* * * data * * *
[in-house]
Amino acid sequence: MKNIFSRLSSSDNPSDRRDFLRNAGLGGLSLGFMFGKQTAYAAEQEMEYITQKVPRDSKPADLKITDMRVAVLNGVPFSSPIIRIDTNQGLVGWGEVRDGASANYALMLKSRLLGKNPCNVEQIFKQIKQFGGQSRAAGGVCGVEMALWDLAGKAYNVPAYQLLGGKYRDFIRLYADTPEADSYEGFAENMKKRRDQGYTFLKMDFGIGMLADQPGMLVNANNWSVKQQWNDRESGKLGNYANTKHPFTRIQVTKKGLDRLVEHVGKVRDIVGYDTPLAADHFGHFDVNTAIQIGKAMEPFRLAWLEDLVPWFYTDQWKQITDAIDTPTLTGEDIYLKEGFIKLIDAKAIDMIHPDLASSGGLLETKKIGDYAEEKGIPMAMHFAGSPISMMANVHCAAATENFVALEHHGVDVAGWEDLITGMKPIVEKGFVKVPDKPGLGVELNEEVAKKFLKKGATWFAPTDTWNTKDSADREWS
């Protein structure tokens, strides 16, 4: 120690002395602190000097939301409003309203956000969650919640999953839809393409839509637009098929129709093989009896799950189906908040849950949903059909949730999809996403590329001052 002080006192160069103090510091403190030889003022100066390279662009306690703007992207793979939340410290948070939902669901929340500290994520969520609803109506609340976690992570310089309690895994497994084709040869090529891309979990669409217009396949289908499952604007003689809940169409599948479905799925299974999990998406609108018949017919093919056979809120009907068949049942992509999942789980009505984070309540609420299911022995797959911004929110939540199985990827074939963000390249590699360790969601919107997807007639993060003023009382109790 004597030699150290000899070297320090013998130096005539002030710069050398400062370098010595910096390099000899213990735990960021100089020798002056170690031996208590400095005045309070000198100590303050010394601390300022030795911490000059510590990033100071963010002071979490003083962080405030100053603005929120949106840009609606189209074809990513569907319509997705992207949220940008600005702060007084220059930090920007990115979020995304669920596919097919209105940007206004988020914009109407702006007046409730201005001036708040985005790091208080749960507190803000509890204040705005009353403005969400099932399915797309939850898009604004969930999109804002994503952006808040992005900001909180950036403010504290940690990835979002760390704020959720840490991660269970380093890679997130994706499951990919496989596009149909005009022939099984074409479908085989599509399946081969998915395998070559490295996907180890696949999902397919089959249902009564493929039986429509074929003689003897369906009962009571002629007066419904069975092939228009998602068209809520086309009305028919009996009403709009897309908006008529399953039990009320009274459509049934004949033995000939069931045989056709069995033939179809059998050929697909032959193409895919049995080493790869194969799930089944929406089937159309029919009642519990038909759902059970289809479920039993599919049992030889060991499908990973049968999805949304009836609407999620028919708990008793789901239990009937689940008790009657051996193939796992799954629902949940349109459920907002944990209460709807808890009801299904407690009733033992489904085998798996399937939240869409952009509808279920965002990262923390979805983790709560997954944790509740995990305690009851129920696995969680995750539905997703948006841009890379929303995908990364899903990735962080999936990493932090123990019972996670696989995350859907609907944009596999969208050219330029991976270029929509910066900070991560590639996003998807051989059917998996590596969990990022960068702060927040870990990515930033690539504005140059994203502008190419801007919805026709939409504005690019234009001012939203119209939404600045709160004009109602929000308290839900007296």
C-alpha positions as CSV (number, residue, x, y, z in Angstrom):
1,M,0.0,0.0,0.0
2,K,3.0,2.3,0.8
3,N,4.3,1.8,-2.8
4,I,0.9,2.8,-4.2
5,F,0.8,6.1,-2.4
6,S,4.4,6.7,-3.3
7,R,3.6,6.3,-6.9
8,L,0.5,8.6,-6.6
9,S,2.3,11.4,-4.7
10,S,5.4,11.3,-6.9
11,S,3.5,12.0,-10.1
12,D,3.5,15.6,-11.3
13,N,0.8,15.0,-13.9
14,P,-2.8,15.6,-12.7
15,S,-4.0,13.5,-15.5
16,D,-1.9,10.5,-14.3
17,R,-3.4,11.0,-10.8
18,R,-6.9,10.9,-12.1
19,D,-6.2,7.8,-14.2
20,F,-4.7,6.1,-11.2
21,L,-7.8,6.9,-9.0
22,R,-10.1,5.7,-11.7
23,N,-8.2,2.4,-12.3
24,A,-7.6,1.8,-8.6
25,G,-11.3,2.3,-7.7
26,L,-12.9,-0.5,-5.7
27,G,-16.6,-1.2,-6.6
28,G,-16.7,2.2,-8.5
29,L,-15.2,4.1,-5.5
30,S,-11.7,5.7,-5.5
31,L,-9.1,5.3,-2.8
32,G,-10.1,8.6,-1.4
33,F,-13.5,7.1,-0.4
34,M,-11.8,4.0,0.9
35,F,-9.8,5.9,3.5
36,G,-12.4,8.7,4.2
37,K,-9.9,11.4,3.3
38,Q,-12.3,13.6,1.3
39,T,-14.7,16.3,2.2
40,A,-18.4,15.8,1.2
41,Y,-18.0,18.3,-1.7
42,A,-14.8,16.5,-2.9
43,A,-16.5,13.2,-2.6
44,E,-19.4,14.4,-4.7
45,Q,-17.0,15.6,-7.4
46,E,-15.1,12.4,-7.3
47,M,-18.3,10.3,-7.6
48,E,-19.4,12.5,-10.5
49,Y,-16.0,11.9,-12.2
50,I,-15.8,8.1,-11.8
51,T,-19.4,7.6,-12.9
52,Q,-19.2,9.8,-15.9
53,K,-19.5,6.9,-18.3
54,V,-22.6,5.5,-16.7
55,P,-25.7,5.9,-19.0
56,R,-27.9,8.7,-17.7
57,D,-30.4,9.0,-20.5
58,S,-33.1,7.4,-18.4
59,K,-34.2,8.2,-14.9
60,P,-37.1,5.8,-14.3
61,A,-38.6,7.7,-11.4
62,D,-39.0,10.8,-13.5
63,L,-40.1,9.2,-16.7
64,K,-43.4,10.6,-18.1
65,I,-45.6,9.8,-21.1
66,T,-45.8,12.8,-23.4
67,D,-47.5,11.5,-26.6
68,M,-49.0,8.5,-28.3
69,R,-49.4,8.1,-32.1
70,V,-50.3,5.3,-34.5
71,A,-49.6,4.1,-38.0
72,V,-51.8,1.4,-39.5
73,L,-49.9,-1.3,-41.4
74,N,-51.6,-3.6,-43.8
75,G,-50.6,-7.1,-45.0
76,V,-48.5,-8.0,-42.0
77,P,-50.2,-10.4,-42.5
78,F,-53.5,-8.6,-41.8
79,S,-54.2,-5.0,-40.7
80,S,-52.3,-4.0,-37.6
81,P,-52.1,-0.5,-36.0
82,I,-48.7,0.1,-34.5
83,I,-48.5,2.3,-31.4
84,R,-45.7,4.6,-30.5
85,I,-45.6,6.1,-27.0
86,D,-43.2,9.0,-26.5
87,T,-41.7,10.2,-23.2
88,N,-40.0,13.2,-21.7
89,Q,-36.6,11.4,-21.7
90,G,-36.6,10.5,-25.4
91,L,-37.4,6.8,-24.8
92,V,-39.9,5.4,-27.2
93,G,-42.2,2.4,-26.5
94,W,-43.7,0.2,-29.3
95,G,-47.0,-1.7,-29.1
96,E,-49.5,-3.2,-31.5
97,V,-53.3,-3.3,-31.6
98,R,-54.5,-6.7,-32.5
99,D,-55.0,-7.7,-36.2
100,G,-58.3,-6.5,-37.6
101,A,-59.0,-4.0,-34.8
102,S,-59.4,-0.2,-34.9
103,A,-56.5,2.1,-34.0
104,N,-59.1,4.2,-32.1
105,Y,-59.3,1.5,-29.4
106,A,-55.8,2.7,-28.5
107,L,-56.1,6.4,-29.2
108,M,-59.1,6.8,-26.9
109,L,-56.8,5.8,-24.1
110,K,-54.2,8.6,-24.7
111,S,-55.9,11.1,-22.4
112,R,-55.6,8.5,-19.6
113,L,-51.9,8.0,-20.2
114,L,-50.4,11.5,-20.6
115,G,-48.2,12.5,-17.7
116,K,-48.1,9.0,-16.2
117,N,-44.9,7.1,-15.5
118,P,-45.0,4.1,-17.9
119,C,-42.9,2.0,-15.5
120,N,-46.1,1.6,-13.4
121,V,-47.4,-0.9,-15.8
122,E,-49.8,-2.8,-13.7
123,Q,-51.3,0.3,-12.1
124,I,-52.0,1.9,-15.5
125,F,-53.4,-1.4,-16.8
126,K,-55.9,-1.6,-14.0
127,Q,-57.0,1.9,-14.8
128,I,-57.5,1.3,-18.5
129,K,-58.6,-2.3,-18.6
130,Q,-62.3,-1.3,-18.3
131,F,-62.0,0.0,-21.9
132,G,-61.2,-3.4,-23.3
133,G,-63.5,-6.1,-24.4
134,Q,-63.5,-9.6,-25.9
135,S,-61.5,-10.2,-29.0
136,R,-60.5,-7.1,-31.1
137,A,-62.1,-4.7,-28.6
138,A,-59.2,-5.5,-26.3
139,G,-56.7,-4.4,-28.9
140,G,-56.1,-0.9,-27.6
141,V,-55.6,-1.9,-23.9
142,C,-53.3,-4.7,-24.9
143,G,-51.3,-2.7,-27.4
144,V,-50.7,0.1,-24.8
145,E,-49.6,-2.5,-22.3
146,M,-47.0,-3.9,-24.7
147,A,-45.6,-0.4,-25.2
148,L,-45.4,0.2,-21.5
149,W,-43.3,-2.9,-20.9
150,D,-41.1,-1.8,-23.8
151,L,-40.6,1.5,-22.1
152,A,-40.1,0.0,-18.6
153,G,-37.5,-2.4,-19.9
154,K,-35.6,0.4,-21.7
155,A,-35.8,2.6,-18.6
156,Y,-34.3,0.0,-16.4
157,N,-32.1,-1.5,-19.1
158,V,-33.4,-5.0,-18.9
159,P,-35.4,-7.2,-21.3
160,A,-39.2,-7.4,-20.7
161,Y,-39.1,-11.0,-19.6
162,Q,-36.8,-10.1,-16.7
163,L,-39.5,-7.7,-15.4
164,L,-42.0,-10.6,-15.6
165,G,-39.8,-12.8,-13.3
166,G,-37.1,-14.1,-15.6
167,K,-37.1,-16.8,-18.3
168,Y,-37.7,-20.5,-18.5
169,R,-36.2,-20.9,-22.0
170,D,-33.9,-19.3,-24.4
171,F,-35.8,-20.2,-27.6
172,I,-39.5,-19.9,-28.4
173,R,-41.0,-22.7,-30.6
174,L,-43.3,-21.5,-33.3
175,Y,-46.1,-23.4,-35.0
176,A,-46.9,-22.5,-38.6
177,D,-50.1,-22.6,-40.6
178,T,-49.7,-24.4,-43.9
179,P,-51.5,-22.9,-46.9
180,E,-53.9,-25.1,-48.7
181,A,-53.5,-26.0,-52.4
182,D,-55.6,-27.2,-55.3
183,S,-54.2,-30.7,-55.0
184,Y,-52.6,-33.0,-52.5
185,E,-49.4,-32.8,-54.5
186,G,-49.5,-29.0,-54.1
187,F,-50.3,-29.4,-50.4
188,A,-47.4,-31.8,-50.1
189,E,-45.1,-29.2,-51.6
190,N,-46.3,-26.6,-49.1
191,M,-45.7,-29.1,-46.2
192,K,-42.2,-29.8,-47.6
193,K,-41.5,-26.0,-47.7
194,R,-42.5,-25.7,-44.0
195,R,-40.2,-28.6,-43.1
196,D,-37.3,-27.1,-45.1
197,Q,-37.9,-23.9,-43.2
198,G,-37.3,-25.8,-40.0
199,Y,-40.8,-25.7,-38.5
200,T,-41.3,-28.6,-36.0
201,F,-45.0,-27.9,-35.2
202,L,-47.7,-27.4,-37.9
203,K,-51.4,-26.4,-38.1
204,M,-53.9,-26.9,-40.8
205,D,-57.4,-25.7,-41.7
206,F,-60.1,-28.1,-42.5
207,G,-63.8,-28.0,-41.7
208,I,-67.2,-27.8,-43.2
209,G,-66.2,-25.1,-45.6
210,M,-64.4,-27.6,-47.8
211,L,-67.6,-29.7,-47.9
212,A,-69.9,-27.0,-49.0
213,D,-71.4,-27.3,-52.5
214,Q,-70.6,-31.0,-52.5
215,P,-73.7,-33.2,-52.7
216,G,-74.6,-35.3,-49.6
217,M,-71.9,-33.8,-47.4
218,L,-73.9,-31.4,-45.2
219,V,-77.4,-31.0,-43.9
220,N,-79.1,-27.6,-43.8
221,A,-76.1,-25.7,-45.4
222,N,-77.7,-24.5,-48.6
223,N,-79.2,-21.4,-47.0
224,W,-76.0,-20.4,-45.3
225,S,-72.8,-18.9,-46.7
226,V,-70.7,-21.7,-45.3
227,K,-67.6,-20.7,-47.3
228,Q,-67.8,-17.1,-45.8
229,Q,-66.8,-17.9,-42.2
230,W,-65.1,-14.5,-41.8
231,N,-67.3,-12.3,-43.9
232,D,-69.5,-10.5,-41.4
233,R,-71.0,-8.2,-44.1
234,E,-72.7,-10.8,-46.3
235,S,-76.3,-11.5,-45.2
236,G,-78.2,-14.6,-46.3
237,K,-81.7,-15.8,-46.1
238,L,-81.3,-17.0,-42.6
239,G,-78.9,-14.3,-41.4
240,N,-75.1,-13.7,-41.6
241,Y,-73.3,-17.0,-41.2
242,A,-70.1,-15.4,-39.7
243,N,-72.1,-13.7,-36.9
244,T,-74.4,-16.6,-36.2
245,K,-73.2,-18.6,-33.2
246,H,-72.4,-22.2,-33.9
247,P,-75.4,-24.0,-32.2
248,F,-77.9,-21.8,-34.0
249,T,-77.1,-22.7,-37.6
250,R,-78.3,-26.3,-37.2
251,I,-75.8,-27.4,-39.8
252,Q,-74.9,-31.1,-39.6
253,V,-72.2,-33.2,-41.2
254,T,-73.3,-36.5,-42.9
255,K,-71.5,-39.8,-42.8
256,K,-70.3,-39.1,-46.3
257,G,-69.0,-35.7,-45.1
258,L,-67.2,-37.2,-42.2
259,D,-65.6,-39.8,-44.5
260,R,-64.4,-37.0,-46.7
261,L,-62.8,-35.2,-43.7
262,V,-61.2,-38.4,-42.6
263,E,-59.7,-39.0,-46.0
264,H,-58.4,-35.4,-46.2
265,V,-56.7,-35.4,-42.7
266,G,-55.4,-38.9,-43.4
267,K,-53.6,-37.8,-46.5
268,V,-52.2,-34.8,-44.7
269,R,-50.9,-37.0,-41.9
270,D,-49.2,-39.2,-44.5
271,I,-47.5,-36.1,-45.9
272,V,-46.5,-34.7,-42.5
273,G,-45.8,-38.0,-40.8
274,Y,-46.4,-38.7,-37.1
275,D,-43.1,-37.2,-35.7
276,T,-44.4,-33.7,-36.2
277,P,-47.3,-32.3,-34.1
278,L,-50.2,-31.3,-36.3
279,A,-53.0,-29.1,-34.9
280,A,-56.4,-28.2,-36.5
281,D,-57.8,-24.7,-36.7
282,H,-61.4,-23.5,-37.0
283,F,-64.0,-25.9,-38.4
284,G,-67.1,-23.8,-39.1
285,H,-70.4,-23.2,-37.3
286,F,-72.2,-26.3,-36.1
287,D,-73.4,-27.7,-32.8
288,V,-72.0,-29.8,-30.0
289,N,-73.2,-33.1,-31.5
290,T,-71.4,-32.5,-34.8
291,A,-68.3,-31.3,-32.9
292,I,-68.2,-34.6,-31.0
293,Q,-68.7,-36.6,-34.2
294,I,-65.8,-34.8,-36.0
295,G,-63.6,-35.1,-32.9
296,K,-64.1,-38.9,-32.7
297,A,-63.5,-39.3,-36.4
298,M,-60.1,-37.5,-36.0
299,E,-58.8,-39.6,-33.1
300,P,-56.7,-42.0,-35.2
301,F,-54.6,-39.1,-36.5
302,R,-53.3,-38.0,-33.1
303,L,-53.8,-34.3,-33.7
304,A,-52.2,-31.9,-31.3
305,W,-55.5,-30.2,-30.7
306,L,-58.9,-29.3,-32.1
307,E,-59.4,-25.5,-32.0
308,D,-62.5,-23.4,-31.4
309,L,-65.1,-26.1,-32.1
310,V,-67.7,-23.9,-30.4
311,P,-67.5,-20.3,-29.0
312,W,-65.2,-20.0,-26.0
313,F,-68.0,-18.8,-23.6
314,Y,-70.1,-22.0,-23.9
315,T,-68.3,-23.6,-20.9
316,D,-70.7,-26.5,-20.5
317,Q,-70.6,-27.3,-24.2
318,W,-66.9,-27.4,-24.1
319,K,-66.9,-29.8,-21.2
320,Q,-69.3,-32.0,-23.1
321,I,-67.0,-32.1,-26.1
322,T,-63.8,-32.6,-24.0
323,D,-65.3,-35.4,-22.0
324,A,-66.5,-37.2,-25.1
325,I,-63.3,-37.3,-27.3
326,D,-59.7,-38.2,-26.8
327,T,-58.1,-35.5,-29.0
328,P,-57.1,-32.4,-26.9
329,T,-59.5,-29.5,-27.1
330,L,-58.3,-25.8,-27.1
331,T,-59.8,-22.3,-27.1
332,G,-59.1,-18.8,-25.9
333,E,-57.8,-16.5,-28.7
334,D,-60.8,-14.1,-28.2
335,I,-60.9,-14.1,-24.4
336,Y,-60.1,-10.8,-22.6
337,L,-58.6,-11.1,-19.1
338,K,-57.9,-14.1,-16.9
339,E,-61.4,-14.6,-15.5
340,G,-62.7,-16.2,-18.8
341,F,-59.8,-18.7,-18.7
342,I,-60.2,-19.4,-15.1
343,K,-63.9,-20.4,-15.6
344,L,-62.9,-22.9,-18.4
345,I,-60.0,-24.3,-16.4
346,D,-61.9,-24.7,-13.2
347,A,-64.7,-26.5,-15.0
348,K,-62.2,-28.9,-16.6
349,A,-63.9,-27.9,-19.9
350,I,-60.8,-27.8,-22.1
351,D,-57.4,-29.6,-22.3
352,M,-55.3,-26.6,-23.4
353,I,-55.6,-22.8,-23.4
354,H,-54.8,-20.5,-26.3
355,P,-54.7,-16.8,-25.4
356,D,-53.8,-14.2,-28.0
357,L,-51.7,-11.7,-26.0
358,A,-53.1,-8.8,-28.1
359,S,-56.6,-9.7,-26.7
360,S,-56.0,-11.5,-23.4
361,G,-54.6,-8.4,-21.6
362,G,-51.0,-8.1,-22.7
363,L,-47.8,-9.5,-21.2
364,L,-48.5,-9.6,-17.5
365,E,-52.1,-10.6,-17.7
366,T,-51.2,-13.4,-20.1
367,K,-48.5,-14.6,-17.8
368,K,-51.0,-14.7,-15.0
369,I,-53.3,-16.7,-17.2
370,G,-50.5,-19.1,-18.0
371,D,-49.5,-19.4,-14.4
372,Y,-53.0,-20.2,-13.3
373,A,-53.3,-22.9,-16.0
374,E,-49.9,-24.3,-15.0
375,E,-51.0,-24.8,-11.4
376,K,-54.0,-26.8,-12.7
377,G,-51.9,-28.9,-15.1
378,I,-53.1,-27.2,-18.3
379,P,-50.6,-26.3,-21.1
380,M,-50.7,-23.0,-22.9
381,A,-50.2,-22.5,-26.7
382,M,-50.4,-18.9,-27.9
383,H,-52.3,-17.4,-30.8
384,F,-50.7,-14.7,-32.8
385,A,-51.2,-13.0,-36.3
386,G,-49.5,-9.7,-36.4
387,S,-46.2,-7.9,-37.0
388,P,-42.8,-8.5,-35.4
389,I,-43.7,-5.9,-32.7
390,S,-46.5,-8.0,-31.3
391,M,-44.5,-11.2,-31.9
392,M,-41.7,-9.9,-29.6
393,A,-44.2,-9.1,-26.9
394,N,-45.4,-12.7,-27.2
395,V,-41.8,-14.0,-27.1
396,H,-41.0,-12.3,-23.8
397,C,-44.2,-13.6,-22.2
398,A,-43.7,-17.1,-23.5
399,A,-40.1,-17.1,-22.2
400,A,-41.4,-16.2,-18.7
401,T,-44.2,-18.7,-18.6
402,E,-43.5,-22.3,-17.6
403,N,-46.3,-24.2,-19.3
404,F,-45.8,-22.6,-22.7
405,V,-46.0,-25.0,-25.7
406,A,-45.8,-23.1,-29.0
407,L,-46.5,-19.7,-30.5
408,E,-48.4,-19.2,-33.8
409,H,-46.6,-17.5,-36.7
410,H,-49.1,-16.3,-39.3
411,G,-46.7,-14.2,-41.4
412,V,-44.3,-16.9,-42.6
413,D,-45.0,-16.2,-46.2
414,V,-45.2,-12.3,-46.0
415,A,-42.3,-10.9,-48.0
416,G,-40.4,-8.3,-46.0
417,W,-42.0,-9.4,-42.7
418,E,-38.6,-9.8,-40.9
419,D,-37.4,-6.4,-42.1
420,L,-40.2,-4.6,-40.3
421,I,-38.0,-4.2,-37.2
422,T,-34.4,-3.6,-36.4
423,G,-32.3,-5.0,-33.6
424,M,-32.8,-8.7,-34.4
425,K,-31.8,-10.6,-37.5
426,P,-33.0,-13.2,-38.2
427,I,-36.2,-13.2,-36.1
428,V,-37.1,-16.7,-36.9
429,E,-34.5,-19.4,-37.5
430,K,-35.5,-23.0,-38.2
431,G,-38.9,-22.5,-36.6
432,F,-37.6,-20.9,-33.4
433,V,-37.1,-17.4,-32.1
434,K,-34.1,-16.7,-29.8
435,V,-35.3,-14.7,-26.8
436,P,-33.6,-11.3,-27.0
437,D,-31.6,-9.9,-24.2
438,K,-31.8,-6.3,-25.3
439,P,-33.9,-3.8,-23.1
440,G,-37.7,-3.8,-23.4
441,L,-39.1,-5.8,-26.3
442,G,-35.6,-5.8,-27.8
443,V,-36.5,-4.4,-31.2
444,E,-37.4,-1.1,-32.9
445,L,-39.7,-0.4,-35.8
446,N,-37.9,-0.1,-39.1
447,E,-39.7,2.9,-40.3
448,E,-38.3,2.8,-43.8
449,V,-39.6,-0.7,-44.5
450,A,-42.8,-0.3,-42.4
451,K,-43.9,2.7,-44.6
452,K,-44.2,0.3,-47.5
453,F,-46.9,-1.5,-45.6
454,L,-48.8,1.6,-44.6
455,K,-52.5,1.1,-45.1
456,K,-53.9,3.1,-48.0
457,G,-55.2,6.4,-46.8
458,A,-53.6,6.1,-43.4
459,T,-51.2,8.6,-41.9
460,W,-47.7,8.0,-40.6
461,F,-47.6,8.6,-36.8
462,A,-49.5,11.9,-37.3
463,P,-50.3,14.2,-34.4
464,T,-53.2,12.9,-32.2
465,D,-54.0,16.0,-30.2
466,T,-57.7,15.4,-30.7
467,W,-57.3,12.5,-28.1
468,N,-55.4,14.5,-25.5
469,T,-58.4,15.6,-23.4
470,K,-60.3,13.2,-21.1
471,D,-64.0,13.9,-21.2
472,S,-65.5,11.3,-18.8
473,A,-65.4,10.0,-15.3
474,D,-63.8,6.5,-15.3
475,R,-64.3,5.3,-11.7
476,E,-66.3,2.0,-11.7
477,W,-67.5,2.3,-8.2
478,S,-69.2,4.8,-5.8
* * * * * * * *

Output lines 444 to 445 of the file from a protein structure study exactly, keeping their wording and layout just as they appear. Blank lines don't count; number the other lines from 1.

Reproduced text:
440,G,-37.7,-3.8,-23.4
441,L,-39.1,-5.8,-26.3